Developers of AI tools choose the patient data they use to train and test the algorithms. There is limited information available about the patient data. Advocates are concerned that the data sets use groups of people that are too similar, meaning the tools may not perform as well for people of other races or sexes.

Further, some are warning that AI-powered tools used by health insurers may have an especially negative impact on people with disabilities. That’s because AI tools may see treatments that do not improve functioning or health as unnecessary, even if the treatments could improve quality of life.

High Out-of-Pocket Costs 

If a Medicare Advantage claim is improperly denied or a covered service is ended too soon, beneficiaries may need to pay for the services they need out of pocket. High out-of-pocket costs for medical services can strain beneficiaries’ finances or even keep them from being able to access the care they need. However, beneficiaries have a right to appeal, and insurers may agree to pay the bills on appeal.

How Medicare Is Responding

The Centers for Medicare and Medicaid Services (CMS) recently released new guidelines addressing some concerns about Medicare Advantage Plans and AI tools. Here’s an overview of the rules for Medicare Advantage Plans:

  • Plans must follow Medicare’s coverage rules. Medicare Advantage Plans are required to follow the general coverage rules outlined in Original Medicare, as well as any relevant national or local coverage determinations.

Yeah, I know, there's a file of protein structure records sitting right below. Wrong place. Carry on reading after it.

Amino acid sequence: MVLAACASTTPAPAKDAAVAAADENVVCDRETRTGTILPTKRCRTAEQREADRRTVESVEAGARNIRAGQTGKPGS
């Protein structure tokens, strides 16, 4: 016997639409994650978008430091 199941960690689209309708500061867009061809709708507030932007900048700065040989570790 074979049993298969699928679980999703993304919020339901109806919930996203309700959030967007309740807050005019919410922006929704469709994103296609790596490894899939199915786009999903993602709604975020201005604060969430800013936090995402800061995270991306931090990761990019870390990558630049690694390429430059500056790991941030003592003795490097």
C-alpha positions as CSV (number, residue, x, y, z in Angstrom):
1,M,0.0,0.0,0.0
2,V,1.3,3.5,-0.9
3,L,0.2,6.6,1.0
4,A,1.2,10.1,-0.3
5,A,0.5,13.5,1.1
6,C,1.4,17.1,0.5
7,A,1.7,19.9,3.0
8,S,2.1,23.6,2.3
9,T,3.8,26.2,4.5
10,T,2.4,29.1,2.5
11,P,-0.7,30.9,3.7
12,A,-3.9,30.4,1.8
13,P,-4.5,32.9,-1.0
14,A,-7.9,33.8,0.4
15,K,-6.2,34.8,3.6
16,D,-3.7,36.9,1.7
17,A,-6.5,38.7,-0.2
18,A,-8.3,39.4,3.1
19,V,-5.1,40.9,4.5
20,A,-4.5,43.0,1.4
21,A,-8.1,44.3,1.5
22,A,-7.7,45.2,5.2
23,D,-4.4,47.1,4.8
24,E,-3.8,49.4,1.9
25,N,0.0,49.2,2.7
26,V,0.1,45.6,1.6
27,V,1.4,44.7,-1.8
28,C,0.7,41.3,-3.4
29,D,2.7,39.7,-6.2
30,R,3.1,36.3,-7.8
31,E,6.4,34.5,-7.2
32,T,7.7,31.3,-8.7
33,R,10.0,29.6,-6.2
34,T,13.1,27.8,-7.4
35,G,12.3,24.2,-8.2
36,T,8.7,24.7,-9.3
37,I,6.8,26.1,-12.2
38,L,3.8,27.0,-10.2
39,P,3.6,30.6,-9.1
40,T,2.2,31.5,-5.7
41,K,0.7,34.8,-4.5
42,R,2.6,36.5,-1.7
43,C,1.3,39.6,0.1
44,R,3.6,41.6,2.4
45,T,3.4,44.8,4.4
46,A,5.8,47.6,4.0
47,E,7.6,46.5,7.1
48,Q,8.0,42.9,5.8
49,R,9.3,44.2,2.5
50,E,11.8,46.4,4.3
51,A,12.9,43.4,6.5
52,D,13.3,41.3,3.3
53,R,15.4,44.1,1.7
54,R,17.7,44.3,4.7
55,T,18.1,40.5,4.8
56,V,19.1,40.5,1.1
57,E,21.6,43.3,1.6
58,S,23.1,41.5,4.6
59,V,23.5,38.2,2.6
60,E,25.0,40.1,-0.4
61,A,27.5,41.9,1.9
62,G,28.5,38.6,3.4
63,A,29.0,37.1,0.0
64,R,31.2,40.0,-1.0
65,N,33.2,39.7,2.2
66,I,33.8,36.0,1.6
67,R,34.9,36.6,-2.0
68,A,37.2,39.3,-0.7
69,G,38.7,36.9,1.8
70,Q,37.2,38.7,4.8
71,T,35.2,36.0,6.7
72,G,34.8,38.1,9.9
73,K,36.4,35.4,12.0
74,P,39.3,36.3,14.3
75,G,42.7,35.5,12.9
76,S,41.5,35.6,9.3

• Plans can only set their own coverage rules in limited situations. In cases where Medicare’s rules are not fully established, plans can apply their own criteria. The criteria must be publicly accessible.
  • Plans must review policies annually. Each plan will create a committee responsible for ensuring its prior authorization decisions align with Medicare’s rules.

House Democrats Want More Oversight 

In November 2023, a group of 30 House Democrats released a letter to CMS. They say the new guidelines do not go far enough to protect beneficiaries. They’re urging CMS to set more rules to shield Medicare Advantage beneficiaries from problematic AI decisions.

The representatives list a number of measures they hope CMS will put in place, including:

  • Requiring plans to report prior authorization data: Information about the reason for denials by type of service can help Medicare identify potential issues and take action. 
  • Assessing data that goes into AI algorithms: If algorithms are trained using data from too-similar patients, their decisions may not be fair or accurate for more diverse populations.
  • Determining if the algorithms are self-correcting: Some coverage denials are reversed on appeal, but it’s unclear if AI tools learn from the appeal results when making future decisions.

The Takeaway 

Medicare Advantage Plans use AI-powered tools to streamline decisions traditionally made by humans, such as prior authorizations. In some cases, the AI’s decisions are problematic for one reason or another.

Beneficiaries who do not agree with their plan’s coverage decision have the right to appeal, regardless of whether the decision was made by an AI tool or a human reviewer. To start the appeals process, follow the directions in your plan’s denial notice.